India on Monday joined the league of nations, including USA, UK, France and Russia, that have the capability to manufacture single crystal (SX) components which are used for helicopter engines.
The Defence Research and Development Organisation (DRDO) has developed the single crystal blades technology and supplied 60 of these blades to Hindustan Aeronautics Limited (HAL) as part of its indigenous helicopter development programme for helicopter engine application.
“It is part of a programme taken up by the Defence Metallurgical Research Laboratory (DMRL), a premium laboratory of DRDO, to develop five sets (300 in number) of single crystal high pressure turbine (HPT) blades using a nickel-based super alloy. The supply of remaining four sets will be completed in due course,” a DRDO spokesperson said.
He said the helicopters used in strategic and defence applications need compact and powerful aero-engines for their reliable operation at extreme conditions.
DRDO has developed single crystal blades technology and has supplied 60 number of these blades to HAL as part of their indigenous helicopter development program for helicopter engine application. The supply of remaining 4 sets will be completed in due course. #AtmanirbharBharat pic.twitter.com/OnlobxEkve— DRDO (@DRDO_India) April 26, 2021
“To achieve this, state-of-the-art single crystal blades having complex shape and geometry, manufactured out of nickel-based superalloys capable of withstanding high temperatures of operation are used. Very few countries in the world such as USA, UK, France and Russia have the capability to design and manufacture such single crystal (SX) components”, he said.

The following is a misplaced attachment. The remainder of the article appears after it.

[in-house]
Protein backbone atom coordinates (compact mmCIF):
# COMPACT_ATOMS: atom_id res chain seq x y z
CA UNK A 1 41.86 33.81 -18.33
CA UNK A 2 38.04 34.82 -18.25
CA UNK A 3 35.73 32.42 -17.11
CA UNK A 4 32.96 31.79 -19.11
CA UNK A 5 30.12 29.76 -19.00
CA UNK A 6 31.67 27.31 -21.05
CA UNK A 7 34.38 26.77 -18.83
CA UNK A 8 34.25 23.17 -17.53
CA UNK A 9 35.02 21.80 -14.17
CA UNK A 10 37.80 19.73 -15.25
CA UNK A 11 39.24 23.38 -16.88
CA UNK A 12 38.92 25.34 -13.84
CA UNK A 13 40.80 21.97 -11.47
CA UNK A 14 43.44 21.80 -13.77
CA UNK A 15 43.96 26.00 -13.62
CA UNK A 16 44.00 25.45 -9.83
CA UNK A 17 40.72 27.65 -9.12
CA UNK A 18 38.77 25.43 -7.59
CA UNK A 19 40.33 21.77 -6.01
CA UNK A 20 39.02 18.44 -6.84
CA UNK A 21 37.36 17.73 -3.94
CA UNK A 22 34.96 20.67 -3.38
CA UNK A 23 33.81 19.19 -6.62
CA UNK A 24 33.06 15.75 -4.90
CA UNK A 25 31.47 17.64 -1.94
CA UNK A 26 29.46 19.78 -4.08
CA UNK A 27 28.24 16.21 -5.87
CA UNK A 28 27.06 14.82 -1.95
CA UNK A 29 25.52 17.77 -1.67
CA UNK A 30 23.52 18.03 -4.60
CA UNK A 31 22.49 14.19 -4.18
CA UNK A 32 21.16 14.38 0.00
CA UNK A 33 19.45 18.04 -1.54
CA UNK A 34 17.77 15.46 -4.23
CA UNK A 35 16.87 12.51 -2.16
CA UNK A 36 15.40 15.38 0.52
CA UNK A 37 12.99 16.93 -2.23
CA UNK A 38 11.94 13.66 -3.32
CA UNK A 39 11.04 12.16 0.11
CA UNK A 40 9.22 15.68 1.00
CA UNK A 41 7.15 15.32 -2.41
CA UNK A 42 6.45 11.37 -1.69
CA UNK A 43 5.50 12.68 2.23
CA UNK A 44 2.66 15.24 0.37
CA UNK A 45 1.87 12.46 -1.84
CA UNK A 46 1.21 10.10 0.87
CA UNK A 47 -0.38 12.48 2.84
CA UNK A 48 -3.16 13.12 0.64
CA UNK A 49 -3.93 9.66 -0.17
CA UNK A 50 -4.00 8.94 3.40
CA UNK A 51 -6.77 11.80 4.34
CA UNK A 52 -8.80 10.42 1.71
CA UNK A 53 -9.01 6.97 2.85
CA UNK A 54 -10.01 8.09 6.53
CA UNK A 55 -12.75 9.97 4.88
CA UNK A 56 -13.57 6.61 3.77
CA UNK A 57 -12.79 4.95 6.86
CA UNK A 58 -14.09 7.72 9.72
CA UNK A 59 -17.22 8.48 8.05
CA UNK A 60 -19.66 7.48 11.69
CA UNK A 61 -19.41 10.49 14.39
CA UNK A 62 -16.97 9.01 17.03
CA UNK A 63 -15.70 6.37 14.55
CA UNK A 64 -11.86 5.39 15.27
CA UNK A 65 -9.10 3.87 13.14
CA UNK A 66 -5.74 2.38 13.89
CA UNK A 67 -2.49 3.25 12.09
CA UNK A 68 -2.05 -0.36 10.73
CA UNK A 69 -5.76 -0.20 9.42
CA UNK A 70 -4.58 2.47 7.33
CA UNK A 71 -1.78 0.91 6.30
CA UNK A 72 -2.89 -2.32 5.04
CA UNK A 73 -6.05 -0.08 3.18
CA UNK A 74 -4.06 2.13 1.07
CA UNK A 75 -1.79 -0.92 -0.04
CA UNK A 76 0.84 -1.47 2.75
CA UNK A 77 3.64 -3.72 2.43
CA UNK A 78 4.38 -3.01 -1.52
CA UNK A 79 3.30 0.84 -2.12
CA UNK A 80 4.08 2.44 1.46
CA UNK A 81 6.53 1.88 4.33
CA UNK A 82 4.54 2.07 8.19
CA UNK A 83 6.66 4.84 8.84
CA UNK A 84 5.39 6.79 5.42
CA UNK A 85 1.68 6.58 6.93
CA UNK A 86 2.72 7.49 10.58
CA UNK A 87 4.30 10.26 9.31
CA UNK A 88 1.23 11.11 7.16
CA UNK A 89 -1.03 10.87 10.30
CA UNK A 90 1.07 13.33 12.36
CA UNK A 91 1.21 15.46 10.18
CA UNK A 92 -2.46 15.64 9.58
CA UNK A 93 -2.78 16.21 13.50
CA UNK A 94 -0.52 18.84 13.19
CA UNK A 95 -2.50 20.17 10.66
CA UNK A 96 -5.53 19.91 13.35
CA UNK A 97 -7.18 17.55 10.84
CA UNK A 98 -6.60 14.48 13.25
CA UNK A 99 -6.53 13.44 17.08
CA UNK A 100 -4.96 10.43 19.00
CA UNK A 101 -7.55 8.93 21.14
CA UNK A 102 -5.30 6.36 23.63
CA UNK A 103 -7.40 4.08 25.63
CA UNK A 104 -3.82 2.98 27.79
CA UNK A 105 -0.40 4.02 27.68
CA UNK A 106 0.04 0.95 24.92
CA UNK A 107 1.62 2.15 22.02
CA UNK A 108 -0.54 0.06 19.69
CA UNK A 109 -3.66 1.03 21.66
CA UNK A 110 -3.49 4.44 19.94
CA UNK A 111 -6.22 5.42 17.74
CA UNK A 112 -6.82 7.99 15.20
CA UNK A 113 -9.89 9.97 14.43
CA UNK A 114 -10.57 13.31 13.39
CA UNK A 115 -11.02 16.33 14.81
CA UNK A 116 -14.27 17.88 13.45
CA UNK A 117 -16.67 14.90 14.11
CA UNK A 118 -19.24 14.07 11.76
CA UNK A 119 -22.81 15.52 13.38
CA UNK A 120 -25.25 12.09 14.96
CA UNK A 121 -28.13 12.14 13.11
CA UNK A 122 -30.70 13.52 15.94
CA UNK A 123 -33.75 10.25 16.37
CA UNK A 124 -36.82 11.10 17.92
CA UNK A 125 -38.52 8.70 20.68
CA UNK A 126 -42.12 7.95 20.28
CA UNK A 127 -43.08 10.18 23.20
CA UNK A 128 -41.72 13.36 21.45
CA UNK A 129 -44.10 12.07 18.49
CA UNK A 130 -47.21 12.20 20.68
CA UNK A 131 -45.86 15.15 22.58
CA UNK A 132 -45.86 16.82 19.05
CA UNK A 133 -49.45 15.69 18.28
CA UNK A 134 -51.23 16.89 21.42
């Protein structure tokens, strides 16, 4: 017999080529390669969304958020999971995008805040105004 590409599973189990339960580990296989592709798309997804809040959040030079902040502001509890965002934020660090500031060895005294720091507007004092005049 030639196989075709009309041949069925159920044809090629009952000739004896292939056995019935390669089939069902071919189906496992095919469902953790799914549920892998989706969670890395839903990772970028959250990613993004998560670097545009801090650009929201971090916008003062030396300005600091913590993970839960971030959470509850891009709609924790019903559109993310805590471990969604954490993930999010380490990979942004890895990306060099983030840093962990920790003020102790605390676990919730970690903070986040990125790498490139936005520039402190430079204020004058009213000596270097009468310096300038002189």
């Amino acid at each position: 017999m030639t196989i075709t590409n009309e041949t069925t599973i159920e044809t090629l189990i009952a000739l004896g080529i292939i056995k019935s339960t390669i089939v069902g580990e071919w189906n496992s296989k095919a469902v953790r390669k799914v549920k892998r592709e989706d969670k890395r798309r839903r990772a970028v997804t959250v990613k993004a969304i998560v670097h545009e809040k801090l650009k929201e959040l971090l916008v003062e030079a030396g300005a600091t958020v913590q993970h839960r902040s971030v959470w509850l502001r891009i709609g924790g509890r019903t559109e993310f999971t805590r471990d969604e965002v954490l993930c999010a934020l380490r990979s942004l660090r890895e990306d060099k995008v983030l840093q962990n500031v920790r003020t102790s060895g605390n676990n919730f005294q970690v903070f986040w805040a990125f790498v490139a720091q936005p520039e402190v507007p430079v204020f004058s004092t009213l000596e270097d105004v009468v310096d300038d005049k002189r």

He said the DMRL undertook this task based on its expertise gained during the development of such a technology for an aero-engine project earlier. Complete vacuum investment casting process to realize the blades, including die design, wax pattering, ceramic moulding, actual casting of components non-destructive evaluation (NDE), heat treatment and dimensional measurement, has been established at DMRL.
He said that special ceramic composition had to be formulated for making strong ceramic moulds which can withstand metallostatic pressure of liquid CMSX-4 alloy at 1500°C and above during casting operation.
“The challenge of maintaining the required temperature gradient has also been overcome by optimising the casting parameters. A multi-step vacuum solutionising heat treatment schedule for complex CMSX-4 super alloy to achieve the required microstructure and mechanical properties has also been established. Further, a stringent non-destructive evaluation (NDE) methodology for the blades along with the technique for determining their crystallographic orientations has been developed,” he added.
He said that Defence Minister Rajnath Singh has congratulated DRDO, HAL and the industry involved in the development of critical technology.